Do the Next Right Thing: King’s Legacy as Metaphor with Adam Clark

Guilt paralyzes. We suffer beneath the weight of what we have done. The mental and emotional real estate guilt takes up in our lives often leaves us handicapping our next decision.

Earlier this year I attended a small conference at The Hatchery. The theme of the conference was, Third Rail Theology. Organizers hoped to provide an energizing link between ideas and practice. My friend Adam Clark, oXavier University,  a Jesuit school in Cincinnati, OH, offered a talk where he used the legacy of Martin Luther King Jr as a metaphor for racism in America.

There is Something More Important Than Who Wins An Election

Yesterday I won re-election to the Tuttle City Council. The race was close. Out of our Ward 61 people turned out to vote. I am guessing at least 1500 people live in the Ward. Take out those not voting age and you get the idea that not many people voted. If you have never run for election, or re-election, you wonder about things like voter turnout, who will vote for you, who will vote against you and who will vote for the other candidate. Those last two issues are not synonymous.

Some people vote against you by voting for the other candidate. Maybe an issue resolved in a way they did not like. In that instance the motivation is to vote against the person perceived as causing the undesired result. Some people vote for the other candidate. Something about the ideas of the other candidate capture the imagination better than your own. In that case the voter is voting for fresh ideas.

If we move to the National scene, everyone has had an idea about the 2016 Presidential Election. Debate continues as to what motive won the election. Was it a vote against or was it a vote for? Adam made a statement that is more in keeping with my own concerns, “It is more important what kind of people we are than who won the election.” Can I get an, Amen?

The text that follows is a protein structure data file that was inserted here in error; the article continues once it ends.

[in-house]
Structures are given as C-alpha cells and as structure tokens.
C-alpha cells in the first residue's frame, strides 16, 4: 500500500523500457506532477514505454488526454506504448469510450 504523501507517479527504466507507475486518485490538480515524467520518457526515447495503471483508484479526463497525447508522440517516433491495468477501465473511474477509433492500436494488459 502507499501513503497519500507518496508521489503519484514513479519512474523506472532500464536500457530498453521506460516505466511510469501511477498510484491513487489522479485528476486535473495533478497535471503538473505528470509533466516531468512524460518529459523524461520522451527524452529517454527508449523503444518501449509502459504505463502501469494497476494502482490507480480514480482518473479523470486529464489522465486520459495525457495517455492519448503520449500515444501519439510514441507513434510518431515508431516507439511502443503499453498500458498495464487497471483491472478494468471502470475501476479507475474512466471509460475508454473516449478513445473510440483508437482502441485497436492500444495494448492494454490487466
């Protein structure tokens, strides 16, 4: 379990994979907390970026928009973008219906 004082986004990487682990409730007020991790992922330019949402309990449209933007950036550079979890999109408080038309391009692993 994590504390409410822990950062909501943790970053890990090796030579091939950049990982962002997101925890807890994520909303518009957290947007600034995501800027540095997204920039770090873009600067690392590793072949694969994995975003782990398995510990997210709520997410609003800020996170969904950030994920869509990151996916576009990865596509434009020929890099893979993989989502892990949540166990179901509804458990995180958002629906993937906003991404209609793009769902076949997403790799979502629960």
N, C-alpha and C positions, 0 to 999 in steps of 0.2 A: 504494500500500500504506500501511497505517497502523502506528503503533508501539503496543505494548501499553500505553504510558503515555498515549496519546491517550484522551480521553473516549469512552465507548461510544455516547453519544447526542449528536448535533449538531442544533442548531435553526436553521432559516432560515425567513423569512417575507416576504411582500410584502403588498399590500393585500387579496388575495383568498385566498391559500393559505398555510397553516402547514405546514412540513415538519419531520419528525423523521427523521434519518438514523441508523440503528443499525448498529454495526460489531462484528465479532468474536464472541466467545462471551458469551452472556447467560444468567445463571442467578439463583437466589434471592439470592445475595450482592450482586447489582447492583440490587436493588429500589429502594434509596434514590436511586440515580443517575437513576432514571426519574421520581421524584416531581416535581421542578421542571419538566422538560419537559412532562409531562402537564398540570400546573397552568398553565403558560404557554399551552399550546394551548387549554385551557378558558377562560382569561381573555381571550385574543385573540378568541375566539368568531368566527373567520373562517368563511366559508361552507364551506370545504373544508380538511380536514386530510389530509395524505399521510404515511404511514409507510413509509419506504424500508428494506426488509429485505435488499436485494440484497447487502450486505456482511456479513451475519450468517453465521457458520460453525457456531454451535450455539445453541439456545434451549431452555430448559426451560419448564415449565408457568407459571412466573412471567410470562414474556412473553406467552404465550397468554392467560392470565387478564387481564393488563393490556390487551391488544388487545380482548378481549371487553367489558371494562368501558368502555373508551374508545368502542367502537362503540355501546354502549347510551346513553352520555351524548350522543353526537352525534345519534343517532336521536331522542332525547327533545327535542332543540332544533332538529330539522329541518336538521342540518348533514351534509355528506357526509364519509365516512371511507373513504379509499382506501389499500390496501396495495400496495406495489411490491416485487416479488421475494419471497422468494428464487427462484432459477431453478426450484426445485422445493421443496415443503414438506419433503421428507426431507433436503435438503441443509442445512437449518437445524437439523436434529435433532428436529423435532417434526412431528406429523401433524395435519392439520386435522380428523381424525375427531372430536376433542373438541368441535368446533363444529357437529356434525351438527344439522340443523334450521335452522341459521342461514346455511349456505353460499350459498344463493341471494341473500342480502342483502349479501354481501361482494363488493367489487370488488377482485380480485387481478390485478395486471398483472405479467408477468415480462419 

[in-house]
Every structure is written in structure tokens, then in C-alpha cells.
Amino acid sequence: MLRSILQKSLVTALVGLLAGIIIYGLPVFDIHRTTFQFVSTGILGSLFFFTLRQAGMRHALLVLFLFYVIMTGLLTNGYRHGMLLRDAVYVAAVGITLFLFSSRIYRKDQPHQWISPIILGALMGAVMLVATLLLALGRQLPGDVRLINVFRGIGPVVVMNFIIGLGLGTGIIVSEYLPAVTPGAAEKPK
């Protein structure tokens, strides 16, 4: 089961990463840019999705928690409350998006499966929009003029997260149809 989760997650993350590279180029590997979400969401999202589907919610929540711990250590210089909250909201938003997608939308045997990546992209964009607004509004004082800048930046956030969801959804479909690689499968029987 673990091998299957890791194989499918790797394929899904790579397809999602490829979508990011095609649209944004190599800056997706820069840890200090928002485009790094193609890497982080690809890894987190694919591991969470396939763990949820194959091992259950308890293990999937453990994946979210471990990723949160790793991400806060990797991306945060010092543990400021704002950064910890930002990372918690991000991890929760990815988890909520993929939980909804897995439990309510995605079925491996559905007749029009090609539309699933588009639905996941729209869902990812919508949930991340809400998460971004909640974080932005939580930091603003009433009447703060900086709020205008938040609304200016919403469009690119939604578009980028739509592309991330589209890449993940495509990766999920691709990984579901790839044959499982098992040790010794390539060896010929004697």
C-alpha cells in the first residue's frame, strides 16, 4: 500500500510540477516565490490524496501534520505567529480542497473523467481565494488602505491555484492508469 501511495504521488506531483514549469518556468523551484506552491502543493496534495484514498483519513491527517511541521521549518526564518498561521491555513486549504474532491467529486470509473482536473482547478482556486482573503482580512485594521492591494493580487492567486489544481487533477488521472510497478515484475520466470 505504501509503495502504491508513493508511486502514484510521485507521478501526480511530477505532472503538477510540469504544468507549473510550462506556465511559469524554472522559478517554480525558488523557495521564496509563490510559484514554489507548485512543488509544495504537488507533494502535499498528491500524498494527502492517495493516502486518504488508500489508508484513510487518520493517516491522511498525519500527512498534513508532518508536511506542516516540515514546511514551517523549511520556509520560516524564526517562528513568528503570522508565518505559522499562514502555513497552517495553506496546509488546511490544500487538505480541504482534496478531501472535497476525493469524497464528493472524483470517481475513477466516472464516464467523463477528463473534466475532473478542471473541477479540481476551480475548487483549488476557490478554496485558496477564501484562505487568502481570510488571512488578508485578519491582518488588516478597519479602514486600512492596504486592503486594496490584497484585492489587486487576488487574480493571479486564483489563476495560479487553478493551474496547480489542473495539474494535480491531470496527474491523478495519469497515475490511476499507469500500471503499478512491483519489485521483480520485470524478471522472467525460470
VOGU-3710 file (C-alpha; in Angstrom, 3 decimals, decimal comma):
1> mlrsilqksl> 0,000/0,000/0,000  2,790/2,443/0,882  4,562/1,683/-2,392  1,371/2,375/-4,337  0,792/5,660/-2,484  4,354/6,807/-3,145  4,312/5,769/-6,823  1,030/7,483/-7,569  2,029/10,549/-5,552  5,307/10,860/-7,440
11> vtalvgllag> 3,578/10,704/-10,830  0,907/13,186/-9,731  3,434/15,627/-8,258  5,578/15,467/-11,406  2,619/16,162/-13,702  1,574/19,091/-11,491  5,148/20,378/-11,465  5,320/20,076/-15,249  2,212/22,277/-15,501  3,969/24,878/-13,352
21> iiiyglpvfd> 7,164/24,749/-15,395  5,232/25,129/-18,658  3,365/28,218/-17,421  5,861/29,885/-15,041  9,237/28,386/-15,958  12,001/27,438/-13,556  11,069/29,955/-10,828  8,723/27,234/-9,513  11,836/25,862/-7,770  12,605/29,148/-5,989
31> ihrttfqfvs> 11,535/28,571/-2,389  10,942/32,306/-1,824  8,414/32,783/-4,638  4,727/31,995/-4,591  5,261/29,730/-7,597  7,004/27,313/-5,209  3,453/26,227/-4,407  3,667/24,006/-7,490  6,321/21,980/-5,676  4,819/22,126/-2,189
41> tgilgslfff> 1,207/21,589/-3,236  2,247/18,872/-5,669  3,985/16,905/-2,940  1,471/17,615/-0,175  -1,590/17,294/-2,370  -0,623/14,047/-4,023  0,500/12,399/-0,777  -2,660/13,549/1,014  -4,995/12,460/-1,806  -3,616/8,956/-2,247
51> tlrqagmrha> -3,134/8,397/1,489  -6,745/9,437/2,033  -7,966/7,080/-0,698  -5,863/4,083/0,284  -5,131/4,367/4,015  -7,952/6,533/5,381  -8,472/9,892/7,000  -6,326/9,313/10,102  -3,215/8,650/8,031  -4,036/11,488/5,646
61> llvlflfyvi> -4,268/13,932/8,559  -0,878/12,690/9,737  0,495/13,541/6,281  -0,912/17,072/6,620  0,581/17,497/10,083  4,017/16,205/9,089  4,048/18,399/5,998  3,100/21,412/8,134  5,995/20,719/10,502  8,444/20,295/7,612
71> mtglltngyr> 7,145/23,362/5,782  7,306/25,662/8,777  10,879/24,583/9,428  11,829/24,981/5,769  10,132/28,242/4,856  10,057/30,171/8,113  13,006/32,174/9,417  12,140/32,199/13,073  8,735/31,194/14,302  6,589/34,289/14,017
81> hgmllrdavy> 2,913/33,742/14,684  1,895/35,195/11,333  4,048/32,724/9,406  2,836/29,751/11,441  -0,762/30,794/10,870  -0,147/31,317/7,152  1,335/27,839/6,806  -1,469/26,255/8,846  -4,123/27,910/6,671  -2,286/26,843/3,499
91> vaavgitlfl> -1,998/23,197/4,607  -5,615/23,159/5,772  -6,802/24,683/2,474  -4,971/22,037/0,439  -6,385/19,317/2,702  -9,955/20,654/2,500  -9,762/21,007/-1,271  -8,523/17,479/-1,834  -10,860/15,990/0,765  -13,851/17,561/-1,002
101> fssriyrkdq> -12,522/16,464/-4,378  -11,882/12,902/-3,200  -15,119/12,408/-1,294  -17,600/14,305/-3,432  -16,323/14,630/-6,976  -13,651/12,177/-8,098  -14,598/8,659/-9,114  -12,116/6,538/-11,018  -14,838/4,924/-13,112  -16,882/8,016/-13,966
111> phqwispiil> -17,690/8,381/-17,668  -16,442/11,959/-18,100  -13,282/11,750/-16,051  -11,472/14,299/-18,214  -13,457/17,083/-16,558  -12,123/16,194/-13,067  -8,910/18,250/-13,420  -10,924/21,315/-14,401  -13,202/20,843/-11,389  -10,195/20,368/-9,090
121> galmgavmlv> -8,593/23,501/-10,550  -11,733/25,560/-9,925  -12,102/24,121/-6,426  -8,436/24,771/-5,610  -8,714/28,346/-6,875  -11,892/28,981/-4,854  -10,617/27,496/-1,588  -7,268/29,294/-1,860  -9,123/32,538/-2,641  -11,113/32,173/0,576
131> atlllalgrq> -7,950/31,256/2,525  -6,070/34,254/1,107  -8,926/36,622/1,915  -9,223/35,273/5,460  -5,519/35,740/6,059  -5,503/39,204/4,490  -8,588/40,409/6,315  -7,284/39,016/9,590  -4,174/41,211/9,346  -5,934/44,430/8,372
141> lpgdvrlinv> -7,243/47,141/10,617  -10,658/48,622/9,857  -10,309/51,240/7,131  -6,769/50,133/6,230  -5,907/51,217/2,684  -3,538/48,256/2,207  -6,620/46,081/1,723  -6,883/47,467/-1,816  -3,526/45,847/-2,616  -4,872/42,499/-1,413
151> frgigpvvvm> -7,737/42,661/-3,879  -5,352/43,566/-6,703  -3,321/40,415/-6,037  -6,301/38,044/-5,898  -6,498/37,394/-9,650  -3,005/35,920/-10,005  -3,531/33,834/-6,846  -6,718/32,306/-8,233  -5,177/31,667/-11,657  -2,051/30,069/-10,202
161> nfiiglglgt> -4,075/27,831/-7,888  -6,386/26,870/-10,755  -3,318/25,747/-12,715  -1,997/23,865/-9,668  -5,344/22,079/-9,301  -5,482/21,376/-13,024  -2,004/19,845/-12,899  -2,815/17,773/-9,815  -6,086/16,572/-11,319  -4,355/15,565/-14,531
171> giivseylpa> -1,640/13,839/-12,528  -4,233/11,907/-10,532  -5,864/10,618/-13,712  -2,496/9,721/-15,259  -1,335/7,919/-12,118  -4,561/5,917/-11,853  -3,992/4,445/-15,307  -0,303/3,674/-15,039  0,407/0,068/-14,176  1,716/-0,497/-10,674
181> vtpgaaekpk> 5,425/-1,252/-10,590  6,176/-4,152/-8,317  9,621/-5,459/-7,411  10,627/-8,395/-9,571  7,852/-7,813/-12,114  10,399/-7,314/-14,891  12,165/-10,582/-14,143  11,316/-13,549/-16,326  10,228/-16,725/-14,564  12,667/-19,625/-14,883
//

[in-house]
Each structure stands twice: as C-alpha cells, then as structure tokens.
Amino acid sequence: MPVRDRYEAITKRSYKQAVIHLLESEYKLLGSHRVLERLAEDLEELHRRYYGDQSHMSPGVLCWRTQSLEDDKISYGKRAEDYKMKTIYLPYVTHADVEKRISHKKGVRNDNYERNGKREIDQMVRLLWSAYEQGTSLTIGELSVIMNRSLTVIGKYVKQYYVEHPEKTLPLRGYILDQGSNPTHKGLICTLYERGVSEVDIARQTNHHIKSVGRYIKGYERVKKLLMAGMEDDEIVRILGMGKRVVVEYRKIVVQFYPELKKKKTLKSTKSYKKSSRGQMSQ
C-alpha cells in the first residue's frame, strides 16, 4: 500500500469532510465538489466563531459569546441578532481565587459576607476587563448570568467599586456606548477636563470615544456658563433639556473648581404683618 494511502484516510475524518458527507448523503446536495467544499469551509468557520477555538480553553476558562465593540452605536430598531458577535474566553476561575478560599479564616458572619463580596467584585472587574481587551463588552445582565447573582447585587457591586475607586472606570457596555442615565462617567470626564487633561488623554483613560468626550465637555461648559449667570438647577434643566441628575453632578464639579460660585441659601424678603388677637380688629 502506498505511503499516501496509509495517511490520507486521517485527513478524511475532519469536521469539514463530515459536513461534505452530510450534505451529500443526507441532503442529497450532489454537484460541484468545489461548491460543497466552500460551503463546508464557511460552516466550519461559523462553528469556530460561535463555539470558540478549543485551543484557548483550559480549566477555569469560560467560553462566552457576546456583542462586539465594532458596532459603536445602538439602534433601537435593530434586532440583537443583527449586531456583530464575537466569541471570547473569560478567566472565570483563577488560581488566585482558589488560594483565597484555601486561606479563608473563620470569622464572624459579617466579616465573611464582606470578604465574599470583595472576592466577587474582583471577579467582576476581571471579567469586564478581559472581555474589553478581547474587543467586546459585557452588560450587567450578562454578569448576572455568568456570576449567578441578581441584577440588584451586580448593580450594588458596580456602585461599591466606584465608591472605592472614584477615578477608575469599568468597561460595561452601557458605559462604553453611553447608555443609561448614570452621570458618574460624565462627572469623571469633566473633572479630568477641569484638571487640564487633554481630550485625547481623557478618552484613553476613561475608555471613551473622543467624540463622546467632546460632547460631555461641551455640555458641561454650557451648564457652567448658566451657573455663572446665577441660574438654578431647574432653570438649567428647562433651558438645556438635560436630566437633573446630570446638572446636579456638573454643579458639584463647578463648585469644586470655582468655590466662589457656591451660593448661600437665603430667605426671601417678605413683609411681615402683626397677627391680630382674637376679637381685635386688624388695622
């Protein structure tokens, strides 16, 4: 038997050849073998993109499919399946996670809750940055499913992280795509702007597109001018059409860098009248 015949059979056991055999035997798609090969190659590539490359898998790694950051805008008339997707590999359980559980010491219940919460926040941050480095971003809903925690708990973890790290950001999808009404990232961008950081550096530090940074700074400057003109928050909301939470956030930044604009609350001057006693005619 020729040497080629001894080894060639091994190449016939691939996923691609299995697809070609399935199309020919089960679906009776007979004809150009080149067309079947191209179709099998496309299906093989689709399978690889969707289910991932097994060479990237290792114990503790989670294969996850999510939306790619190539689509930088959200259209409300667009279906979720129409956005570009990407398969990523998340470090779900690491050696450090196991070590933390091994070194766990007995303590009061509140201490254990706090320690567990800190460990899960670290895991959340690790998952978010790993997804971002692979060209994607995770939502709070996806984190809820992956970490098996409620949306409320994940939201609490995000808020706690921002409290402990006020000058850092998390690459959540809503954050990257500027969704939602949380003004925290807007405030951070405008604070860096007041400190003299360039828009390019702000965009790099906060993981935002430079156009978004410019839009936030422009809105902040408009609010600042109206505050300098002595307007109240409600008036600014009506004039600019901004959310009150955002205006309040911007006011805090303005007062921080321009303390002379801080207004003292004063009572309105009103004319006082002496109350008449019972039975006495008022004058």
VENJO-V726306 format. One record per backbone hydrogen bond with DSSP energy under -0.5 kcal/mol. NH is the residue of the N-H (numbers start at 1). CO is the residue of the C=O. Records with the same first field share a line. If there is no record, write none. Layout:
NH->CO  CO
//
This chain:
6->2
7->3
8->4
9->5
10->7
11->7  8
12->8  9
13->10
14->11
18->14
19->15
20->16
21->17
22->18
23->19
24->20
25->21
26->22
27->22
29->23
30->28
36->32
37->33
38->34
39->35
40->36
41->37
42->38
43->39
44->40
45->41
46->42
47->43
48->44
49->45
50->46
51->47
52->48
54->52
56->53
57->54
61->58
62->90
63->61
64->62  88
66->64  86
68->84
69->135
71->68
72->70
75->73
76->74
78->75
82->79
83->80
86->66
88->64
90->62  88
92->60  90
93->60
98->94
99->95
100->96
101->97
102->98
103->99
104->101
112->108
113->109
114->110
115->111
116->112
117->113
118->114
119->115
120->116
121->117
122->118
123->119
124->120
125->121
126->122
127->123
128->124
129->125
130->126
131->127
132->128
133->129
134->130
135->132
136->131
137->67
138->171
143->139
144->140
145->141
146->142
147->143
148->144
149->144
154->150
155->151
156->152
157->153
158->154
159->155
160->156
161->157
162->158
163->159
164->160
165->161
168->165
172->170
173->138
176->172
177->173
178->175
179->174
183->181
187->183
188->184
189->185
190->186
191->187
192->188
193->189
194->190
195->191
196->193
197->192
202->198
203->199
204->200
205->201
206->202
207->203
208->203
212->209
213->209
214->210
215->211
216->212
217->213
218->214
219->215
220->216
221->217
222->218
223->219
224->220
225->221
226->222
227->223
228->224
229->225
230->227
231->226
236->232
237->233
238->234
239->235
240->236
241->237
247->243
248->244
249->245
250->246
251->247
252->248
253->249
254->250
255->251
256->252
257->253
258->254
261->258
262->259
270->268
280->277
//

Do the Next Right Thing

Back to guilt. Once we have reconciled with ourselves and with whomever we owe restitution and reconciliation, we must move forward. One thought Adam ended his talk with was, Do the next right thing?

So often our next decision is impaired by a lack of reconciliation that we compound our guilt with not doing the next right thing. We always have an opportunity to consider what is better.

Yesterday I talked with my six-year old grandson. We were reading together. He came to a place where he was frustrated with himself. He was not sure what to do next. I tapped Adam’s line and suggested that we will keep talking together about doing the next right thing.

Imagine a world where those committed to the Way of Jesus would take as their agenda, do the next right thing. More than getting mired in policy debate we would first target what is right and good. We would then pursue that no matter what camp or label that meant for us. Doing the next right things transcends platforms. Christians should never forget.

More of Adam

May you find conversation partners like Adam. During his talk he described racism as a sociological construct. He noted that depending on what culture he found himself in the label would be different. That is while he may be considered Black in America, he might be considered something different in another country.

The more conversation partners you open yourself up to with regard to learning form someone other than your own tribe the better. You will find another conversation Adam and I have here.

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About the Author
Husband to Patty. Daddy to Kimberly and Tommie. Grandpa Doc to Cohen, Max, Fox, and Marlee. Pastor to Snow Hill Baptist Church. Graduate of Oklahoma Baptist University and Southwestern Baptist Theological Seminary. Reading. Photography. Golf. Colorado. Jeeping. Friend. The views and opinions expressed here are my own and should not be construed as representing the corporate views of the church I pastor.

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